Some equine veterinarians are changing how they practice as recommendations on physical distancing and shelter-in-place orders continue in most U.S. states.
The American Association of Equine Practitioners has released several resources for equine veterinarians who are working amid the COVID-19 outbreak. These include a guide to safe interactions with clients and a fact sheet on equine coronavirus. The resources can be found at jav.ma/equinecovid.
Dr. Erin Trawick-Smith, an equine veterinarian in Connecticut, said she is trying to interact with people as little as possible.
For example, her full-time veterinary technician is currently working from home doing paperwork so they don’t have to share a car. Dr. Trawick-Smith is only doing visits to administer core vaccines and treat emergencies, but she has also asked that only one owner be present during a visit.
“I don’t want to expose (the owners), and they’re pretty isolated, and I am out and touching things, (so) I am more exposed,” she said. However, not exposing owners is difficult sometimes because some people don’t respect the rule to stay at least 6 feet away.
She said most people she has interacted with have been nice about keeping a distance, but she’s talked to friends who have not been so lucky.
Dr. Rob Franklin, a partner at Fredericksburg Equine Veterinary Services in Texas, said that the clinic has made appointments very easy for clients so the clinic can provide patient care and protect both clients and the staff.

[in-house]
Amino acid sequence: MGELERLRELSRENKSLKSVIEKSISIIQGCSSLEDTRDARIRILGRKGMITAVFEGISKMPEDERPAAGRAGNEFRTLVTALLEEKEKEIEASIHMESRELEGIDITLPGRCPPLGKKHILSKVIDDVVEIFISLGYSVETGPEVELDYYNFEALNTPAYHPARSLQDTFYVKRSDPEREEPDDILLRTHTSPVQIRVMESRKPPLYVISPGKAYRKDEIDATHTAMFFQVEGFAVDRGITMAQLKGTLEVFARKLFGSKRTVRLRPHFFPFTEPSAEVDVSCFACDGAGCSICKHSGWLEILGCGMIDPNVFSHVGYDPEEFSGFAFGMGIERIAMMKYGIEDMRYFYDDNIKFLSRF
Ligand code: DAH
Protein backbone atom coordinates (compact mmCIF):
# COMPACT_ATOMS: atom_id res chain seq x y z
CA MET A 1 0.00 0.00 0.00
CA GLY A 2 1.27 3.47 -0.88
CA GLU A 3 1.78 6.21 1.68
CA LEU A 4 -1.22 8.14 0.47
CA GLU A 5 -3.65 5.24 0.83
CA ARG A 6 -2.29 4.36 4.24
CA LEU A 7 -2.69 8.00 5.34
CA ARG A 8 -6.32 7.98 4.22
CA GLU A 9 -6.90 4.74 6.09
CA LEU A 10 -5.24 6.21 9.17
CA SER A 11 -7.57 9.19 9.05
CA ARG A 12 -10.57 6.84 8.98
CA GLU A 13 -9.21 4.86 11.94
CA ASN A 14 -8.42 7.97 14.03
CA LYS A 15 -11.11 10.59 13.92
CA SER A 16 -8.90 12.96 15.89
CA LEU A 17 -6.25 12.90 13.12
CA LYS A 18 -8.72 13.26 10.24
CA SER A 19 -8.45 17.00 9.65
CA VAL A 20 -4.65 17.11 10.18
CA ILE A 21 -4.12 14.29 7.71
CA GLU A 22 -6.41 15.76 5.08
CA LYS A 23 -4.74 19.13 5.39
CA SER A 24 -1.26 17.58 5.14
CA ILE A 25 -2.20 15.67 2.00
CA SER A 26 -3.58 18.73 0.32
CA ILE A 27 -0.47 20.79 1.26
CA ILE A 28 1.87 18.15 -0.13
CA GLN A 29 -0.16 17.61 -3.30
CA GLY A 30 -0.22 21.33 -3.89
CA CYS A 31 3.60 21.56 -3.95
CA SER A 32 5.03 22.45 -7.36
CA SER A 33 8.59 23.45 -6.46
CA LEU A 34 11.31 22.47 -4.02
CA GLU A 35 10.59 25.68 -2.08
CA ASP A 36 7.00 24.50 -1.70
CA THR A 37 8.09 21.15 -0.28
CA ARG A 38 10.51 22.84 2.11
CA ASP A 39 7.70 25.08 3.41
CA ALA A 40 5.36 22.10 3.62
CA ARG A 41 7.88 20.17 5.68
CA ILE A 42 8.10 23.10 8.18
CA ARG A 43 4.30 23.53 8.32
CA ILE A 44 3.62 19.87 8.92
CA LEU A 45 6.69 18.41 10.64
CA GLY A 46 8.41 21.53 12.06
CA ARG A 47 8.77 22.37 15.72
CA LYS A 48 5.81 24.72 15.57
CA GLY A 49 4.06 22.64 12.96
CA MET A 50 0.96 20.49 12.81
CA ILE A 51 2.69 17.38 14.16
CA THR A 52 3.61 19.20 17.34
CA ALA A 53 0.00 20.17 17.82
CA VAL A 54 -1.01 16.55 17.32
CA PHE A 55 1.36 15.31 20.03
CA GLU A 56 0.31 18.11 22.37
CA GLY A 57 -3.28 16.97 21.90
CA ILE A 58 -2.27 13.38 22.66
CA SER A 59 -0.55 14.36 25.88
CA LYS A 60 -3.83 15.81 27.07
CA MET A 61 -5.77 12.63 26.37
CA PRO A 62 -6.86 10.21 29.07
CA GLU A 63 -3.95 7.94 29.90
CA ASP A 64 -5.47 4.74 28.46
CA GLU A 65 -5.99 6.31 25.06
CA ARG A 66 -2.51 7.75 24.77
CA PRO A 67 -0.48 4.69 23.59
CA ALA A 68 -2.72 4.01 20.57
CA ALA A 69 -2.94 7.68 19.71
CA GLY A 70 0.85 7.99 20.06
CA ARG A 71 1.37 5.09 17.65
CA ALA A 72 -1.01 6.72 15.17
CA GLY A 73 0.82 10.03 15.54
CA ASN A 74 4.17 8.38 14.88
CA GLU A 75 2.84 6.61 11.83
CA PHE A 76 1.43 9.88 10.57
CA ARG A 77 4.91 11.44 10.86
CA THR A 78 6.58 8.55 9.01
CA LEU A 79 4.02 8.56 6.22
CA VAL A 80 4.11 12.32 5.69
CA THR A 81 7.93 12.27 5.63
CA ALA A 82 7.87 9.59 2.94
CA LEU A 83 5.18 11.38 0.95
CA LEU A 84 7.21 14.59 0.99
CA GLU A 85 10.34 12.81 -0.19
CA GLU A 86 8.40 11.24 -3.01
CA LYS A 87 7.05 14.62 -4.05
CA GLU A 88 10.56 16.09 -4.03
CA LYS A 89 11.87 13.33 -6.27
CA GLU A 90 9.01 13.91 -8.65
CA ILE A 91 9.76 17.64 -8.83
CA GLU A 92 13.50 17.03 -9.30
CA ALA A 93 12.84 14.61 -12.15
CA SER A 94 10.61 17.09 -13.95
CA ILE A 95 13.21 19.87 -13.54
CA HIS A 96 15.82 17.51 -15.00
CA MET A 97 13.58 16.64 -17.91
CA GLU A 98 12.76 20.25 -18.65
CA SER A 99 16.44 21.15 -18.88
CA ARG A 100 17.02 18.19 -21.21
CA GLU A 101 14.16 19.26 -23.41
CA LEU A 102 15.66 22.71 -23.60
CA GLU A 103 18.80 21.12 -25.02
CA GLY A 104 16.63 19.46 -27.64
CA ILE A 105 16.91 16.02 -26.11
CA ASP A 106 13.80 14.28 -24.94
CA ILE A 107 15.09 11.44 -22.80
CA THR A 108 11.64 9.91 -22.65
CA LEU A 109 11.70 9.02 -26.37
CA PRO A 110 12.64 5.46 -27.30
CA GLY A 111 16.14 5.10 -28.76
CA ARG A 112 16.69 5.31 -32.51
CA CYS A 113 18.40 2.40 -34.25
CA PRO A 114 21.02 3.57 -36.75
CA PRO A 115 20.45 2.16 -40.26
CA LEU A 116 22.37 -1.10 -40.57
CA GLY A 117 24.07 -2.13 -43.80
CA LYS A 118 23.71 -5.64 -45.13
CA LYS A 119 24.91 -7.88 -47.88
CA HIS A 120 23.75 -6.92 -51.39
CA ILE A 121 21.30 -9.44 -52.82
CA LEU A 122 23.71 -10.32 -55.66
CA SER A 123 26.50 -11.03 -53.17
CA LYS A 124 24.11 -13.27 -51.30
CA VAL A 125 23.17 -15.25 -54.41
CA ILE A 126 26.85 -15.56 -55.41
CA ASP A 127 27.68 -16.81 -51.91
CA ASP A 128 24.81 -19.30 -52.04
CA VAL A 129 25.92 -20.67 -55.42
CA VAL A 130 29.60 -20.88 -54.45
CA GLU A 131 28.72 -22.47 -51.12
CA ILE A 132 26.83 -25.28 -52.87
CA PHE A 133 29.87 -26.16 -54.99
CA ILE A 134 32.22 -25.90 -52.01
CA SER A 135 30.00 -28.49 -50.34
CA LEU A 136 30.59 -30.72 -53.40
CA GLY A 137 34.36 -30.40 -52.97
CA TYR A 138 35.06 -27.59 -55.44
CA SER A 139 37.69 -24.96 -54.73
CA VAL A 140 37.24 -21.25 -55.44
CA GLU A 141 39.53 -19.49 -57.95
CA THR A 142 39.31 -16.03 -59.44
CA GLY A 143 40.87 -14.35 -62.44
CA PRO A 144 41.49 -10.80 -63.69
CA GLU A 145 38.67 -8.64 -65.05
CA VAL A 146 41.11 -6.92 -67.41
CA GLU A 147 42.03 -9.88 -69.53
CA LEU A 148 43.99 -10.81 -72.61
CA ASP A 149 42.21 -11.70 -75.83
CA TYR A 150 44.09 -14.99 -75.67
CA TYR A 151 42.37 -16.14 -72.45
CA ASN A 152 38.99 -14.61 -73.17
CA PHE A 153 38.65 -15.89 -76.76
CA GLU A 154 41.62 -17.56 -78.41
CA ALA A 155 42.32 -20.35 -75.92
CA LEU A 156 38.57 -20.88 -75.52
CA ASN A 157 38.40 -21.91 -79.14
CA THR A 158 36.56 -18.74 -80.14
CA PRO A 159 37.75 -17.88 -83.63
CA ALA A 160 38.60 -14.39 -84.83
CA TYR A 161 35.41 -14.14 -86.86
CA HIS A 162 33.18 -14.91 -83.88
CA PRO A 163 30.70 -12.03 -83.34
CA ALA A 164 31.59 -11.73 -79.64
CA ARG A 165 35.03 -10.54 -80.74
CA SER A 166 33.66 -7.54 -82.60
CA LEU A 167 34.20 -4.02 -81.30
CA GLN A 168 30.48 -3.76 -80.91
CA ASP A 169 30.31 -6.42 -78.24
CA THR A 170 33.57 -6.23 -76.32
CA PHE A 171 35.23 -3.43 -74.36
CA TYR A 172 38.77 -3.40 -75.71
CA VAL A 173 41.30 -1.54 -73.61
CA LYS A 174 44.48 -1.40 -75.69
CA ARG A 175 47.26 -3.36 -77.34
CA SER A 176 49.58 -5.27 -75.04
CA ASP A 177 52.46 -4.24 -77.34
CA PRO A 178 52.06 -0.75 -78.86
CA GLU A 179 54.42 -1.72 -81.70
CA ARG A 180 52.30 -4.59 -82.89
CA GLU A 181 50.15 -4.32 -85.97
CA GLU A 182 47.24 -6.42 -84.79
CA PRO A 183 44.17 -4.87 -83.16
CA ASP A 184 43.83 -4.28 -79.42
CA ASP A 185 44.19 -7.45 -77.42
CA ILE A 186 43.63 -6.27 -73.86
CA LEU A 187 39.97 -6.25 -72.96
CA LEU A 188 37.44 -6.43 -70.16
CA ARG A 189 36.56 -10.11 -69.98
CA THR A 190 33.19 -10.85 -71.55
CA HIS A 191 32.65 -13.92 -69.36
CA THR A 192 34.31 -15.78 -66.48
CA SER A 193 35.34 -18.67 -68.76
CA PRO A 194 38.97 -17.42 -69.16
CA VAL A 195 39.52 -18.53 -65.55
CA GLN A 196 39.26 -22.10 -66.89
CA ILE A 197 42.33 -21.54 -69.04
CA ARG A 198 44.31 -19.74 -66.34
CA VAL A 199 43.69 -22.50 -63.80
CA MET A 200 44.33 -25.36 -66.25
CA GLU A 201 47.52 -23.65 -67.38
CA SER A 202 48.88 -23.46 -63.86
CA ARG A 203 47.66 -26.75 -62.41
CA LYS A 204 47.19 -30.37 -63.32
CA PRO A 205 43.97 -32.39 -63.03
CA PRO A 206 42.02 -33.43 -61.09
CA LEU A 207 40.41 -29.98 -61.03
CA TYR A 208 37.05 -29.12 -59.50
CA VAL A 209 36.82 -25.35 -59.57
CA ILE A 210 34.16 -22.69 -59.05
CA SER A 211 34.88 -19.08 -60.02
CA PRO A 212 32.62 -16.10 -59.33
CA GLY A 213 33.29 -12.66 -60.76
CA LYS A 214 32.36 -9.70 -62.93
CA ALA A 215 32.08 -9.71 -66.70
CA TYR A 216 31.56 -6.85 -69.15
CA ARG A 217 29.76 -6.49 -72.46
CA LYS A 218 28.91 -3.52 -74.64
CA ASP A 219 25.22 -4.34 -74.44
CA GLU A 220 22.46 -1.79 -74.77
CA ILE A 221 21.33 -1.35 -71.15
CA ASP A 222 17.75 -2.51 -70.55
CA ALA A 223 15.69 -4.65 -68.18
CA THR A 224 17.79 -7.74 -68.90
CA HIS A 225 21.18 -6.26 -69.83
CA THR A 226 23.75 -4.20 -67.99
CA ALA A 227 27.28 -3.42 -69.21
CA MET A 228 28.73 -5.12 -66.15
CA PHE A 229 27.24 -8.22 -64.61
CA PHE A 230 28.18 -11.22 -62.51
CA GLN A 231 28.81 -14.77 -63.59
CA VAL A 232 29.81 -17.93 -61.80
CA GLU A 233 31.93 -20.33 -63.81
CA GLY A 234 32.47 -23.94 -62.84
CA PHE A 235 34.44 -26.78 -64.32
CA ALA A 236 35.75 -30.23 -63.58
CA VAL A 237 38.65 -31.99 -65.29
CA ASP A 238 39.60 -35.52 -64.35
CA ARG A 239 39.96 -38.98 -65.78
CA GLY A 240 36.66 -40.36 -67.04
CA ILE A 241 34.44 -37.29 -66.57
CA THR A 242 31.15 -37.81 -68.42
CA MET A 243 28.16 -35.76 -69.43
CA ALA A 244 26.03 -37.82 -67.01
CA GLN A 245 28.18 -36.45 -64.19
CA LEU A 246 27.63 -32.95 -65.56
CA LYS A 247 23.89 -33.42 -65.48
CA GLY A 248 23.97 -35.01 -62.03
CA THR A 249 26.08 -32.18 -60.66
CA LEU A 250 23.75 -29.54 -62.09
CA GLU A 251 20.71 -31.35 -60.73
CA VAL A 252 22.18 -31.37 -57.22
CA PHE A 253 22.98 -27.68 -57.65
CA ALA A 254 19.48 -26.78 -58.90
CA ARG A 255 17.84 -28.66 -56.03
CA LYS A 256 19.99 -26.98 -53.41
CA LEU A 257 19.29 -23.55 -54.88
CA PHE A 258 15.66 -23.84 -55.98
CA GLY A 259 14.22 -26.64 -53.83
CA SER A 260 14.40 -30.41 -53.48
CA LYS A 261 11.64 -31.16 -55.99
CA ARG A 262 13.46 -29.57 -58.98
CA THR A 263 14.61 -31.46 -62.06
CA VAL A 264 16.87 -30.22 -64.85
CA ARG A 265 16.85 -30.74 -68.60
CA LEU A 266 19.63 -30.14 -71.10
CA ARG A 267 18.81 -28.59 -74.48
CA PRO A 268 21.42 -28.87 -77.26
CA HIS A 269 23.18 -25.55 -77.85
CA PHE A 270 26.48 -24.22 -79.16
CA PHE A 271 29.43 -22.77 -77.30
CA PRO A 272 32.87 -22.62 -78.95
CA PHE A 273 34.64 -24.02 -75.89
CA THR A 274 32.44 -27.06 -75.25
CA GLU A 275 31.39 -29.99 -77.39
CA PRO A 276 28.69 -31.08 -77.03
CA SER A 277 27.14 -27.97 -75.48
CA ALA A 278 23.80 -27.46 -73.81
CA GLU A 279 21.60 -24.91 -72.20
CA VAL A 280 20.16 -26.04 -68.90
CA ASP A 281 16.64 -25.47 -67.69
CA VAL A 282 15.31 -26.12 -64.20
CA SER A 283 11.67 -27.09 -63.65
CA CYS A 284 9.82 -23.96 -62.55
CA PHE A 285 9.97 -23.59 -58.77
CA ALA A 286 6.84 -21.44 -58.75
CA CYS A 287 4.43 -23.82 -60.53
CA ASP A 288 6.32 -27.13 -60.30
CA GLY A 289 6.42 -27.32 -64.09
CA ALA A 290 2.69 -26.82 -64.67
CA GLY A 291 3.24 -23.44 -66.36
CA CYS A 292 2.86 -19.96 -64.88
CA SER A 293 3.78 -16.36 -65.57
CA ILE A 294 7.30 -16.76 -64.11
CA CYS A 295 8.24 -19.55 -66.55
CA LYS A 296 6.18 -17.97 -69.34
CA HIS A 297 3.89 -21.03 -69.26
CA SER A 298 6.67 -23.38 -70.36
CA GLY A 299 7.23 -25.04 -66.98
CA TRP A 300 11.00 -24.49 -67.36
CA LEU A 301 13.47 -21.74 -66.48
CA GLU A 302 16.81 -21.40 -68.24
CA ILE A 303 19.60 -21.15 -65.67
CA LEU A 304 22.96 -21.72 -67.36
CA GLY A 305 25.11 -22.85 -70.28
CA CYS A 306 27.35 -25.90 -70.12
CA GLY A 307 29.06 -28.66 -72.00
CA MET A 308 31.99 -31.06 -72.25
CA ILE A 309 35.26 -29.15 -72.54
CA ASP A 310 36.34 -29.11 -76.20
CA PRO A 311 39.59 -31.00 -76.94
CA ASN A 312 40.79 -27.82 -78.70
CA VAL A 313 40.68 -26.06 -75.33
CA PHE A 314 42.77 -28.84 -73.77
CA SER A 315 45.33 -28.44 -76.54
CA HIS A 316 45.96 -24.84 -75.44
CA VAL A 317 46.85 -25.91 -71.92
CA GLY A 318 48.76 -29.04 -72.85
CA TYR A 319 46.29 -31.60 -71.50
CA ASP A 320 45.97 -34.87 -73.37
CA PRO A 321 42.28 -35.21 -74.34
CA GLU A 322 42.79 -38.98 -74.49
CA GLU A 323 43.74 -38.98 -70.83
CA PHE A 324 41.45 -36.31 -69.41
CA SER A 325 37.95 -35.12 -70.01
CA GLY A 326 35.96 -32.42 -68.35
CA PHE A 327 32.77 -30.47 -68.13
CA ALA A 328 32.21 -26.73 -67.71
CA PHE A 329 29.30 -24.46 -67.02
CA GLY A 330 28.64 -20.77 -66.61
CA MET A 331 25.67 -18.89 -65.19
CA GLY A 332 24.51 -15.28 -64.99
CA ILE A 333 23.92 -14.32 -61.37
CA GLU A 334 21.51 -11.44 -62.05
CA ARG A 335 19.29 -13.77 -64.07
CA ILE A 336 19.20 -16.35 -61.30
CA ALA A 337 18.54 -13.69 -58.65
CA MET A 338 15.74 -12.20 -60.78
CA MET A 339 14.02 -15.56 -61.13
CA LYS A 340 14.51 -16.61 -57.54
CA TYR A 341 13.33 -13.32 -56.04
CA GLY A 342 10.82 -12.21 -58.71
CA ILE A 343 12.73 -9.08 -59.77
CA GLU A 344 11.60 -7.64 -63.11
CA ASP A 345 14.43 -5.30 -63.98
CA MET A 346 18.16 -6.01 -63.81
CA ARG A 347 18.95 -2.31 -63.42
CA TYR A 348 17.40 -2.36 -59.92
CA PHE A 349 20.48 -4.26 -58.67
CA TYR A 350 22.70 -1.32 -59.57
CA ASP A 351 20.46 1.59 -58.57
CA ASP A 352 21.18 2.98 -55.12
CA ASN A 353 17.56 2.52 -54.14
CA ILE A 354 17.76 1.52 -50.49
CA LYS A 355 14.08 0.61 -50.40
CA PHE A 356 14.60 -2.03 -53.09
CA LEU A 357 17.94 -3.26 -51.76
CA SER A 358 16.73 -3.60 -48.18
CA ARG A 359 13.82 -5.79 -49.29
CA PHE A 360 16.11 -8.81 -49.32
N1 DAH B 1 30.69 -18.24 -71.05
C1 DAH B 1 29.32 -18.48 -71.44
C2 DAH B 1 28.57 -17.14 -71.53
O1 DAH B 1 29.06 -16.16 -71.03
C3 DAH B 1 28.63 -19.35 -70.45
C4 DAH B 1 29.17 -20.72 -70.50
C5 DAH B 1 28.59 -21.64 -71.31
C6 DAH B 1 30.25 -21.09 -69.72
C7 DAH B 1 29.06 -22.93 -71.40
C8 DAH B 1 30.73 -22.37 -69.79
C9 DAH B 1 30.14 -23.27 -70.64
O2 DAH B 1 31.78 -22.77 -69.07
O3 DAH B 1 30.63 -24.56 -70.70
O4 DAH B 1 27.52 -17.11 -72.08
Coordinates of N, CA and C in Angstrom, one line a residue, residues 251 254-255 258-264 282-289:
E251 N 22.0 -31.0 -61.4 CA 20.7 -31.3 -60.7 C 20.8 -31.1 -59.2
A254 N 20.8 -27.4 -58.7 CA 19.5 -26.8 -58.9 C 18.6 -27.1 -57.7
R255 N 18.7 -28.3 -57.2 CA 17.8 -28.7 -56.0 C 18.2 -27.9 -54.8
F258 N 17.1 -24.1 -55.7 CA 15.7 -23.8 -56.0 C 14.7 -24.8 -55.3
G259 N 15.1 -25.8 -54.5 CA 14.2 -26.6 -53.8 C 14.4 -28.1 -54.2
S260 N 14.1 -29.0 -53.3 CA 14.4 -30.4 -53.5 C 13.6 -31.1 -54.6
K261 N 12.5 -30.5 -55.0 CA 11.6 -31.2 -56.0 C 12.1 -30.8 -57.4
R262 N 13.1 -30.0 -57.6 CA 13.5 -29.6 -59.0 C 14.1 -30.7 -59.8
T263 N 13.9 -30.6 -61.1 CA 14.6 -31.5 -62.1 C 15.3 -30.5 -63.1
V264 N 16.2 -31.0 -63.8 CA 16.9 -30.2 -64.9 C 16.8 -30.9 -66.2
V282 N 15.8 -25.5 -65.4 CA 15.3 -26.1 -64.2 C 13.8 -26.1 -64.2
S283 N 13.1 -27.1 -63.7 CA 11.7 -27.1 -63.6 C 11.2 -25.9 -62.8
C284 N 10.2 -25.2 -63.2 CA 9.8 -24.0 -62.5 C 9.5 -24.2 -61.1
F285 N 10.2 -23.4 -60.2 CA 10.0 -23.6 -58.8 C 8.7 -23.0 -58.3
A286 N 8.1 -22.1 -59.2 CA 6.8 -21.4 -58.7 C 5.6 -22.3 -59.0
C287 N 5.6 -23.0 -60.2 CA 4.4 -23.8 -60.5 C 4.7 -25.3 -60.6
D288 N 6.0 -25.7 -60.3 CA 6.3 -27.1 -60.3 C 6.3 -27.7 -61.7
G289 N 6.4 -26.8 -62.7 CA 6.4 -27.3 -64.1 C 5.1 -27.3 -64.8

“This includes offering drop-off appointments, farm calls, and telemedicine appointments. We have also minimized our appointments to have only one owner representative per horse and no more than two people in our waiting room at a time,” he said. “We don’t handshake, fist-bump, or have contact with the client in any way. It is a very socially awkward time when trying to build trust with new clients or saying hello to old friends.”
Dr. Trawick-Smith said the way equine veterinarians interact with their clients is one of the big differences between equine and small animal practice.
“You are on their property,” she said. “With small animal, it is your facility. ... Equine veterinarians have our own set of anxieties with our clients because of the strange, 24/7 relationship we have with them, and this is compounding it.”
Dr. Trawick-Smith said she isn’t too nervous about the future of her business because she has so many primary care clients, but she thinks a lot of businesses are going to be hit hard by the COVID-19 outbreak.